Assigned on Briefs January 10, 2018
from the Circuit Court for Knox County No. 131861 Gregory S.
an accelerated interlocutory appeal as of right, pursuant to
Tennessee Supreme Court Rule 10B, from the trial court's
denial of a motion for recusal. Petitioner contends the trial
judge should have recused himself because Petitioner
"was directly involved in a decision-making process that
ultimately resulted in an effect on the [judge's]
finances." Petitioner also contends recusal is required
because "the Judge based his ruling almost exclusively
on his own statements that he was unaware of the
Petitioner's involvement in his loan application process,
" which statements made him "a material
witness." Having reviewed the petition for recusal
appeal, pursuant to the de novo standard as required under
Rule 10B, § 2.01, we affirm the trial court's
decision to deny the motion for recusal.
Sup. Ct. R. 10B Accelerated Interlocutory Appeal; Judgment of
the Circuit Court Affirmed and Remanded
V. Berg, Knoxville, Tennessee, for the appellant, Stuart
Forrest L. Wallace, Knoxville, Tennessee, for the appellee,
Kaitlin D. Cook.
G. Clement Jr., P.J., M.S. delivered the opinion of the
Court, in which Charles D. Susano Jr. and Brandon O. Gibson,
G. CLEMENT JR., P.J., M.S.
underlying dispute arises from a divorce proceeding. The
plaintiff is Stuart Elseroad ("Petitioner"), and
the defendant is Kaitlin Cook ("Defendant").
appeal arises from the trial judge's decision to deny
Petitioner's motion to recuse. Tenn. Sup. Ct. R. 10B
governs appeals from orders denying motions to recuse.
Pursuant to § 2.01 of Rule 10B, a party is entitled to
an "accelerated interlocutory appeal as of right"
from an order denying a motion for disqualification or
recusal. The appeal is perfected by filing a "petition
for recusal appeal" with the appropriate appellate
court. Tenn. Sup. Ct. R. 10B, § 2.02. The only issue we
may consider in a Rule 10B appeal is whether the trial judge
should have granted Petitioner's motion to recuse.
Duke v. Duke, 398 S.W.3d 665, 668 (Tenn. Ct. App.
standard of review in a Rule 10B appeal is de
novo. See Tenn. Sup. Ct. R. 10B, §
2.01. "De novo" is defined as "anew, afresh, a
second time." Simms Elec., Inc. v. Roberson Assocs.,
Inc., No. 01-A-01-9011CV00407, 1991 WL 44279, at *2
(Tenn. Ct. App. Apr. 3, 1991) (quoting Black's Law
Dictionary 392 (5th ed. 1979)). In a "de novo"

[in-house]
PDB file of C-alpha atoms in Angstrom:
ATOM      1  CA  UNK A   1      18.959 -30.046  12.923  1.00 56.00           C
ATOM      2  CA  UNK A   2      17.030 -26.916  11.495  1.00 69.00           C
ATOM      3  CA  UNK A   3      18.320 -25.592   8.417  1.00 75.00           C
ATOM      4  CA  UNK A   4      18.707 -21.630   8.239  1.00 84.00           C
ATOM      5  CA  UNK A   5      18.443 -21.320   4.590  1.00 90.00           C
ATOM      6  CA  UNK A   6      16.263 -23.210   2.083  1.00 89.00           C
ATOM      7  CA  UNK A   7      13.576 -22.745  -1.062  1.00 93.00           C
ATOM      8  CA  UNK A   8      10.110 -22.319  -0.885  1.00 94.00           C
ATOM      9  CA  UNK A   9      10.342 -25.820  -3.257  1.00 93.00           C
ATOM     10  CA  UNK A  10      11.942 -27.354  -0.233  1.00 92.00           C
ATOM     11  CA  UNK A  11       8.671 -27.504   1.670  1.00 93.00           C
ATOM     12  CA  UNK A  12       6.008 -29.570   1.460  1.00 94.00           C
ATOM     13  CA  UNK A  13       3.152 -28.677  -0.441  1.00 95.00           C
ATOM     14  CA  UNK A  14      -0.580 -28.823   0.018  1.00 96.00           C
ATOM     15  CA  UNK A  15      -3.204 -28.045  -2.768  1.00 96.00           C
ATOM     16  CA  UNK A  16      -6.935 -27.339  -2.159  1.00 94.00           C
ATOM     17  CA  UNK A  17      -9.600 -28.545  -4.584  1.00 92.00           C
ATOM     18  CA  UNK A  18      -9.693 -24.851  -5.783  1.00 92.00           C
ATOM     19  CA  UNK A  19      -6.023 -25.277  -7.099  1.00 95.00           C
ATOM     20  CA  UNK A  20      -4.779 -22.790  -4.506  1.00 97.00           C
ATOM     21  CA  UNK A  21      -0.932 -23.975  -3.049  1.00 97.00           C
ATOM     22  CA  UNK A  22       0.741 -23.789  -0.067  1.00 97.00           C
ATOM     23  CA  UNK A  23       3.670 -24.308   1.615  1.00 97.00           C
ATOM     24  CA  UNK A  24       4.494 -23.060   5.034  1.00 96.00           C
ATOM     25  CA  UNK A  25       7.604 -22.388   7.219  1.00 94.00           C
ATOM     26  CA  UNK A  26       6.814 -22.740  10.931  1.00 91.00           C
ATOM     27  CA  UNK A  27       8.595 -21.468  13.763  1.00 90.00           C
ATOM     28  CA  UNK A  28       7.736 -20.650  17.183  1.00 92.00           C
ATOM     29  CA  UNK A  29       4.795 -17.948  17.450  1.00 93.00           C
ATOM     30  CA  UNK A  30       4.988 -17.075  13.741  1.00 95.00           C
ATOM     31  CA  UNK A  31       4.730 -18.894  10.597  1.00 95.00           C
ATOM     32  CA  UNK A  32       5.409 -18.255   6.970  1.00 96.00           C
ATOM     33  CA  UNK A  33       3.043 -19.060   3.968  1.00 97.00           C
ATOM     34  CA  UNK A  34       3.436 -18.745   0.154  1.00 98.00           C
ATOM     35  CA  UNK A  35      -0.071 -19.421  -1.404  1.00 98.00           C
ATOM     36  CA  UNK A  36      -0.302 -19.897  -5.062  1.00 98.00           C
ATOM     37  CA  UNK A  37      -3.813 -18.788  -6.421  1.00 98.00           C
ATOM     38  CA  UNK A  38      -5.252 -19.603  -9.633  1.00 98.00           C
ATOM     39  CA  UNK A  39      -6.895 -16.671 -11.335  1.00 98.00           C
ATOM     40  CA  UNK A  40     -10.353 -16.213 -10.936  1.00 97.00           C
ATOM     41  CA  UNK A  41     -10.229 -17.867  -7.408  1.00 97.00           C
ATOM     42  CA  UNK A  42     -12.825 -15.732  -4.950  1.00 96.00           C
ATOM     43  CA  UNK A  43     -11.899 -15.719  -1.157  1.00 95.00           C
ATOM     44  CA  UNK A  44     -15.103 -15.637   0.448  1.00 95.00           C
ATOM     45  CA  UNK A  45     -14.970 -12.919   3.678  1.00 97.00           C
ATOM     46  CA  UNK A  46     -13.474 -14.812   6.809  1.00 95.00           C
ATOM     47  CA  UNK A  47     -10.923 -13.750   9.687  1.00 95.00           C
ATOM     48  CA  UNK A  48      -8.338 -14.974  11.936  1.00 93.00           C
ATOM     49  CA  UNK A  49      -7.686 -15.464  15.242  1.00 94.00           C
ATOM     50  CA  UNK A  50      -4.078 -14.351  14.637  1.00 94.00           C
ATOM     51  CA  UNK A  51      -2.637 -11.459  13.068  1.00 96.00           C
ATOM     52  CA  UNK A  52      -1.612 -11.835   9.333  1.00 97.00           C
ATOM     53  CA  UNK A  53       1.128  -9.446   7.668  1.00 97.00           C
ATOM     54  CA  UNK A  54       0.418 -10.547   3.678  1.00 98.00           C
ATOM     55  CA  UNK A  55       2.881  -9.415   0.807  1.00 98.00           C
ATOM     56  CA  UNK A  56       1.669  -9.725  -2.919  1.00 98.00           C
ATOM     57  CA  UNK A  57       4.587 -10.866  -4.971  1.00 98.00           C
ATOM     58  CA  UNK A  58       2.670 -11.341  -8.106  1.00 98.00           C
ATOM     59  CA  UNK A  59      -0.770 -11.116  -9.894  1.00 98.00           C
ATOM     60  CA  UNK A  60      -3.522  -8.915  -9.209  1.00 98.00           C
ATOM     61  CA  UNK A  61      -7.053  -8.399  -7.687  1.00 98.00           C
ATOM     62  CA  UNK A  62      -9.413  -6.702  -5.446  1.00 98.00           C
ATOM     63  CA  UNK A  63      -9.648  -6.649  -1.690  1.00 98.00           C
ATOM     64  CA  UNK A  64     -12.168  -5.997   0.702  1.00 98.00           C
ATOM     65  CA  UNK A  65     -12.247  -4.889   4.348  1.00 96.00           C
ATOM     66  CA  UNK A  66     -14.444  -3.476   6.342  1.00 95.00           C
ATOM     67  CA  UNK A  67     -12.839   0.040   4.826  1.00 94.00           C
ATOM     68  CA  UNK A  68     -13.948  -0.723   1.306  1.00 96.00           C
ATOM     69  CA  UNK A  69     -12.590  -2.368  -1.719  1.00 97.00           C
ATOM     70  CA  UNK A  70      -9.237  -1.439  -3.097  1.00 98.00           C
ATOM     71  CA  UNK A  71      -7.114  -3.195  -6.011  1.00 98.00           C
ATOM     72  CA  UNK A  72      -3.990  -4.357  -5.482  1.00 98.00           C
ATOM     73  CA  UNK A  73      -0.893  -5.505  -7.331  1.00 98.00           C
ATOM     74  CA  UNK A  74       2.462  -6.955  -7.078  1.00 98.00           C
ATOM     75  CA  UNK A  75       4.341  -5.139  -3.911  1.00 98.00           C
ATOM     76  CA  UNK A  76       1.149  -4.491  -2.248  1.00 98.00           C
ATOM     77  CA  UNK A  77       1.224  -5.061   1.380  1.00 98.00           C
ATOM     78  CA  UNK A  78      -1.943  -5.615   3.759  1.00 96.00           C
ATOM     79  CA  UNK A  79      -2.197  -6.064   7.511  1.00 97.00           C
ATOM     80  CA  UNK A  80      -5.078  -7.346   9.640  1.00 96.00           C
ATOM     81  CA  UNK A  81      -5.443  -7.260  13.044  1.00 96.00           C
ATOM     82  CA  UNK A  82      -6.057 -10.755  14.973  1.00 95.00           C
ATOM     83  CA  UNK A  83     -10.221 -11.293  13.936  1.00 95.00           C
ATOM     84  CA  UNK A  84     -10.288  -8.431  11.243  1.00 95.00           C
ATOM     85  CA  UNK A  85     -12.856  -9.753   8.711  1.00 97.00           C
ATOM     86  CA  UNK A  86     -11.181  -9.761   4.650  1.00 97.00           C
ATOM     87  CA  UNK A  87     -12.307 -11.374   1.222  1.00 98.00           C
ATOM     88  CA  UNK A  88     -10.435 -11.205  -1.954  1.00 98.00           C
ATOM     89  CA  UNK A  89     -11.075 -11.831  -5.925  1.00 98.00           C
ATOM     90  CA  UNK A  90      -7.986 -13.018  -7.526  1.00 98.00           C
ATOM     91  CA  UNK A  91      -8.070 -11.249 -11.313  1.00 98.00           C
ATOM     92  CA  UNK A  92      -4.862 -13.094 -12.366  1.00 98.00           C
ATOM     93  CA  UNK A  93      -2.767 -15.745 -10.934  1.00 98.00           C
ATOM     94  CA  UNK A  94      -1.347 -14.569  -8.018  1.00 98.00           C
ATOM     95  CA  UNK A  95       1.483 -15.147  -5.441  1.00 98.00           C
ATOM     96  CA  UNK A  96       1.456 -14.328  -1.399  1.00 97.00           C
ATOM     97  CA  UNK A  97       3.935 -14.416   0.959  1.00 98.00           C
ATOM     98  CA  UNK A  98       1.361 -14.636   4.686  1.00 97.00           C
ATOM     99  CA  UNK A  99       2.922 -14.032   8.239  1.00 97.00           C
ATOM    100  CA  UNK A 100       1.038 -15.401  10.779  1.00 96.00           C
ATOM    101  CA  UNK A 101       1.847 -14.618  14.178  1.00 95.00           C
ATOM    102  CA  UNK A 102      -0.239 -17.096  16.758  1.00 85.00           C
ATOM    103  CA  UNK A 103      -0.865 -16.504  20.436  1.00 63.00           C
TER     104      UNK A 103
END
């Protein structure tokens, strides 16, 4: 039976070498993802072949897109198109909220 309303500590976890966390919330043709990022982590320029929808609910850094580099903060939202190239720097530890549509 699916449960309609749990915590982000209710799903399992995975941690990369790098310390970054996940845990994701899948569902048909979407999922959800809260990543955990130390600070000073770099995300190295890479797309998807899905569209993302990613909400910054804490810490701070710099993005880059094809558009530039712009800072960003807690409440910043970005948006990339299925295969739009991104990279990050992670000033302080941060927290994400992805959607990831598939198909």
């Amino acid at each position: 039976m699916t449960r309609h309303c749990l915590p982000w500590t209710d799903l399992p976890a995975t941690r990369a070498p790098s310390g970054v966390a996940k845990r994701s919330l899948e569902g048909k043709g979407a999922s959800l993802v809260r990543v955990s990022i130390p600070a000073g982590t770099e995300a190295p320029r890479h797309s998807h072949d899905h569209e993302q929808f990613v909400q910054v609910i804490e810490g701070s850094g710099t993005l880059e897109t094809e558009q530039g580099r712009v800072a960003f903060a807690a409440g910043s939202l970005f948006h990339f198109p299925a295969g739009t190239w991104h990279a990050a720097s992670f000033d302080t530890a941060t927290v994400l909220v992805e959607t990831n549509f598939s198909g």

appeal, "the appellate court uses the trial court's
record but reviews the evidence and law without deference to
the trial court's rulings." Black's Law
Dictionary (10th ed. 2014). Therefore, we examine the
factual record anew, with no presumption of correctness, and
reach our own conclusion.
determine, after reviewing the petition and supporting
documents, that no answer is needed, we may act summarily on
the appeal. Tenn. Sup. Ct. R. 10B, § 2.05. Otherwise,
this court must order an answer and may also order further
briefing by the parties. Id. Tenn. Sup. Ct. R. 10B,
§ 2.06 also grants this court the discretion to decide
the appeal without oral argument.
upon our review of the petition and supporting documents, we
have determined that neither an answer, additional briefing,
nor oral argument is necessary, and we elect to act summarily
on the appeal in accordance with Tenn. Sup.Ct. R. 10B,
§§ 2.05 and 2.06.
appeal, Petitioner states, in relevant part:
On December 21, 2017, the Petitioner, by and through counsel,
filed a Motion for Recusal. In his motion, the Petitioner
noted that he was an employee at a "local financial
institution, " where he worked as a "market
valuation officer" and that the Judge had an ongoing
business relationship with the bank. He alleged he "was
directly involved in a decision-making process that
ultimately resulted in an effect on the Court's
finances." Because of certain banking laws, the
Petitioner was not more specific in his motion, and he did
not attach an affidavit, intending instead of presenting live
testimony at the hearing.
The trial court conducted a hearing on Friday, January 5,
2018. At the hearing, the Petitioner was sworn and called to
the stand. The Petitioner testified that he was an employee
of Southeast Bank, as a "market valuation officer."
He said he dealt "with appraisals, evaluations,
determining the value of property and collateral for banking
purposes, financing purposes" and noted he had been
employed there since August, 2016. At this point in the
proceedings, the Court stated "Is the issue in this case
that I applied for a home equity line of credit and mortgage
at Southeast Bank? A mortgage line that was subsequently
granted and a home equity line that was subsequently
granted?" . . . The following exchange then occurred:
Mr. Berg: Yes, your Honor.
THE COURT: What's the basis for a recusal under those
Mr. Berg: Well, your Honor, it's my understanding that
there was a refinance application and it had to go to a
secondary something and it increased the interest rate.
THE COURT: And?
Mr. Berg: And that resulted in ...